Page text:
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In Buenos Aires
In Buenos Aires
Leonardo De Corso

BUENOS AIRES They lived in the same building in the Argentine capital — two couples, one on the ground floor and the other above them.

Their dispute began 10 years ago, when the two women began bickering constantly. They argued over who would sweep the patio, their barking dogs — they both had poodles, one black, the other white — over noise, parking, anything and everything.

Other neighbors expressed disbelief at the fatal outcome of their increasingly acrimonious relationship, which ended in tragedy July 15. The poodles began to fight, which provoked an argument that led the downstairs neighbor, 64-year-old doctor Óscar Hernández, to go upstairs, in his pyjamas, carrying a handgun.

He fatally shot his neighbor Sergio, 47, in the chest. Hernández then went in search of the wife, though she wound up survivng his attempt to shoot her. The father of two children, had run a newspaper stand for 20 years, working 14 hours a day.

The incessant squabbling had begun practically as soon as the victim and his family moved to the home in this middle-class Buenos Aires district a decade before. Neighbors described the doctor’s household as “bad people,” as he was often armed and sometimes threatened kids leaving a local school.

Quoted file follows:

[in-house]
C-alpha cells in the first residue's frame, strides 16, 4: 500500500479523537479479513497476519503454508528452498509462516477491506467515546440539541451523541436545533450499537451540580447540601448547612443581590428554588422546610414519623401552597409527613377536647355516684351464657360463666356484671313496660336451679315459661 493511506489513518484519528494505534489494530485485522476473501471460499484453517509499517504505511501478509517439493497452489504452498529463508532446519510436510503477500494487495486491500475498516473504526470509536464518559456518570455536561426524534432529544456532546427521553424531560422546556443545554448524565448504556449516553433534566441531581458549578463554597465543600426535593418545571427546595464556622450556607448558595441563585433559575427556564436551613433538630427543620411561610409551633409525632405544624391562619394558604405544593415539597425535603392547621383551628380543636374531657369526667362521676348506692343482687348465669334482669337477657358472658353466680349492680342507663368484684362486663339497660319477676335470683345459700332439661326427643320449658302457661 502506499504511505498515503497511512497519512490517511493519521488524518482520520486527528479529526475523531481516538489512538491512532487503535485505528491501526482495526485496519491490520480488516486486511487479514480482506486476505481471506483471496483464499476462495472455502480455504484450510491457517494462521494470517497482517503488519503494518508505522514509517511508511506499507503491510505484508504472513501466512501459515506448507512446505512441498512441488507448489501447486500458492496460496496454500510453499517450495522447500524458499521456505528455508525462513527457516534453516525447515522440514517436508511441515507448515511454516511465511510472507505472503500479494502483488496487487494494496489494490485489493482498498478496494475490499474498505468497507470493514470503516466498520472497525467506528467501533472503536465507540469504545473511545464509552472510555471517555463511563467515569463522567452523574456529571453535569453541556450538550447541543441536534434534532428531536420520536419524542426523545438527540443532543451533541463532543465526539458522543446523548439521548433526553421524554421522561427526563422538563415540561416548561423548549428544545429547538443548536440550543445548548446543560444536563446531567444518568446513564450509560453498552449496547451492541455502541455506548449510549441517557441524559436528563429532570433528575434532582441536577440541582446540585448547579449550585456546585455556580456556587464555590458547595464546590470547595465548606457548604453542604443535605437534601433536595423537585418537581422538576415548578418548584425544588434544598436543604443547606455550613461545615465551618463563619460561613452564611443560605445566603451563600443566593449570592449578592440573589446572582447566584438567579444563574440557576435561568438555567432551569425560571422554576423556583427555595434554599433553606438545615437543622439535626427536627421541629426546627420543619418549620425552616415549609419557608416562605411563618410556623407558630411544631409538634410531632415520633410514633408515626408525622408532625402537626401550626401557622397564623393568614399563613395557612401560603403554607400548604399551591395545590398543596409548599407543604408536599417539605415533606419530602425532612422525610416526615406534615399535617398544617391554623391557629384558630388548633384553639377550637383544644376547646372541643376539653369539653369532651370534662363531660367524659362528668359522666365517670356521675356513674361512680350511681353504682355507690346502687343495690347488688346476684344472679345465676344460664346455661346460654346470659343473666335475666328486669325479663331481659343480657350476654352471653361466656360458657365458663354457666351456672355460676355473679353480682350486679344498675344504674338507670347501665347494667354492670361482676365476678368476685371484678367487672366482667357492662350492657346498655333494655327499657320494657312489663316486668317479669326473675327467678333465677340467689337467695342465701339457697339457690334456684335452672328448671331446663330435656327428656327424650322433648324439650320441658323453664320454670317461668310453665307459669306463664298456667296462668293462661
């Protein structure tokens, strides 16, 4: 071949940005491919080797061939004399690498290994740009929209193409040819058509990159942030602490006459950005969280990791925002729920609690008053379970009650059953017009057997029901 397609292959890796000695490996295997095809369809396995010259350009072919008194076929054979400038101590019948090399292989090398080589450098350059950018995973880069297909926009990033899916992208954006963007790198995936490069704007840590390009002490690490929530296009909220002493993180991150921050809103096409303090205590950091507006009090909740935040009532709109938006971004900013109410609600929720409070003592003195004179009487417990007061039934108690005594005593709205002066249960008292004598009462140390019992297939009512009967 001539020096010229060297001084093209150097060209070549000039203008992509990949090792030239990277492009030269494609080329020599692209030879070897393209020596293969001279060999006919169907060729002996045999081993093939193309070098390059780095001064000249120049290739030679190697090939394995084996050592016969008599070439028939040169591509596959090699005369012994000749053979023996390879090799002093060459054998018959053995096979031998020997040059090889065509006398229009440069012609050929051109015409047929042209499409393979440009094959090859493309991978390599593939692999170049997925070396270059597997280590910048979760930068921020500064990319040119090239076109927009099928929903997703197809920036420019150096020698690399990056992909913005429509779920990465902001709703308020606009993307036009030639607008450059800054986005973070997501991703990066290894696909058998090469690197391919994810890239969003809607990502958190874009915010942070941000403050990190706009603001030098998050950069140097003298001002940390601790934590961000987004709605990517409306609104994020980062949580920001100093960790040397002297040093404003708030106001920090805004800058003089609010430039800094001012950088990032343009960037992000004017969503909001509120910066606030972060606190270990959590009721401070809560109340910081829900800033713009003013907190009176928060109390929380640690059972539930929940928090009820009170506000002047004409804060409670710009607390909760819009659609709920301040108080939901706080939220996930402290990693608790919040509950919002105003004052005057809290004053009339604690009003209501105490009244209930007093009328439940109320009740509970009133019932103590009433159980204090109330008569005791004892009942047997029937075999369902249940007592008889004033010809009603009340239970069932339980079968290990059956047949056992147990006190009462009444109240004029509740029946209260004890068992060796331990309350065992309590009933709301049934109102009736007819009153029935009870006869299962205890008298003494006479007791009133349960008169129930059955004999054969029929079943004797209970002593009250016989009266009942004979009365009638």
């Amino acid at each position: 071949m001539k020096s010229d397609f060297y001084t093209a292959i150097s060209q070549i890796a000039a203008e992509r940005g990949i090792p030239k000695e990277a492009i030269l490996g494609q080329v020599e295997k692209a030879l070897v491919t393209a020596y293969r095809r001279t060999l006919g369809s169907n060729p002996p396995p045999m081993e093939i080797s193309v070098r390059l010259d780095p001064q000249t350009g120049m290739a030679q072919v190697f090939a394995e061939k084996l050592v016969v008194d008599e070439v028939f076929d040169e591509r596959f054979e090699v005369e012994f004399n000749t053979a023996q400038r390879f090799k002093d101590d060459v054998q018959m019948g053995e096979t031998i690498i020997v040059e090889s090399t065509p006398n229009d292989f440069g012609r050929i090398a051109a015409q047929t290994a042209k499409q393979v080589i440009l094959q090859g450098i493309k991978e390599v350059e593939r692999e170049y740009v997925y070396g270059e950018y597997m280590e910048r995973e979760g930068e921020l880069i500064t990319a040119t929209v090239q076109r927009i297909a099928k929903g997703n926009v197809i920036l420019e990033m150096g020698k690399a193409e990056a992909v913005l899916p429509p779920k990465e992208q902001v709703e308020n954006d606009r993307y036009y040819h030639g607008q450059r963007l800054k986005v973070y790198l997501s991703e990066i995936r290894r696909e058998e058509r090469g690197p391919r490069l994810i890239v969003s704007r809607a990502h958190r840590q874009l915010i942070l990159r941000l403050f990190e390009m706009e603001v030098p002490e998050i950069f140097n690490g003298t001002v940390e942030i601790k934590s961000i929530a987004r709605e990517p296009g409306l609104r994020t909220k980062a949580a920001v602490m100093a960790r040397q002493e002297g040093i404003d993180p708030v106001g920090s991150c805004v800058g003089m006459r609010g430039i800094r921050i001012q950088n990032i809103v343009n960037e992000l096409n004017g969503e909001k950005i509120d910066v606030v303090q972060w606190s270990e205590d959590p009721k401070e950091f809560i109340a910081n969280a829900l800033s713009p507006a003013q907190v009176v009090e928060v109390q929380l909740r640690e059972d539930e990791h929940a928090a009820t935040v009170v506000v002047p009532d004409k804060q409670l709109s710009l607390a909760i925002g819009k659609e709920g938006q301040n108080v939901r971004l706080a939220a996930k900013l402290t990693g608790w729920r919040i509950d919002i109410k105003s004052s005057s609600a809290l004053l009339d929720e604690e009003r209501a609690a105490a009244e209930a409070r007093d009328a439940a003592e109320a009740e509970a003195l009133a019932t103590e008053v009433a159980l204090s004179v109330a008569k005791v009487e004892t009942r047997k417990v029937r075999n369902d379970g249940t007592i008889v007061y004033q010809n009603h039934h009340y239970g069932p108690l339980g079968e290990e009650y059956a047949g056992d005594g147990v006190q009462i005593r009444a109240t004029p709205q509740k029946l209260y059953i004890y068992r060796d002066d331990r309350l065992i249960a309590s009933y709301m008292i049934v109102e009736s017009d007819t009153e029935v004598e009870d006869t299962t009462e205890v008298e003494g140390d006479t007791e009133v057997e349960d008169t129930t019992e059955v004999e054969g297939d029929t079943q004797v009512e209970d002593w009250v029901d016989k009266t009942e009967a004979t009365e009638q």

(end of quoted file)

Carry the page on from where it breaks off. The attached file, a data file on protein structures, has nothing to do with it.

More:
Hernández’s family had three cars, taking up all the parking space outside the building and leaving none for neighbors. The smell of gas was once so pronounced that Sergio's family asked the doctor to fix it. The request went unmet. After the murder, Sergio’s widow Laura left and moved in with her parents, returning to the house only under police protection to retrieve her clothes.

On a visit to the home, Clarín found the doctor’s wife chatting merrily to relatives that had come to visit. When approached, she glanced scornfully: “We don’t talk to journalists.”

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Geopolitics

How To Welcome Russians Fleeing Conscription? Europe Should Be Careful

Europe should welcome the exodus of conscientious objectors from Russia. But the conditions vary across the continent, and there needs to be some security precautions.

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Jacques Schuster

-Analysis-

BERLIN — Russia's President Vladimir Putin is currently suffering his greatest defeat in the battle for terrain, but also public opinion.

The Kremlin may spread as much propaganda as it likes, but the pictures of kilometer-long lines of cars at the borders and thousands of young men fleeing abroad to avoid the draft with hastily packed bags show clearly what the Russian population thinks of Moscow's war of aggression.

In this sense, one can only hope that the stream will continue to flow for a long time.

Stay up-to-date with the latest on the Russia-Ukraine war, with our exclusive international coverage.

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But how should European governments deal with the mass of fleeing conscientious objectors?

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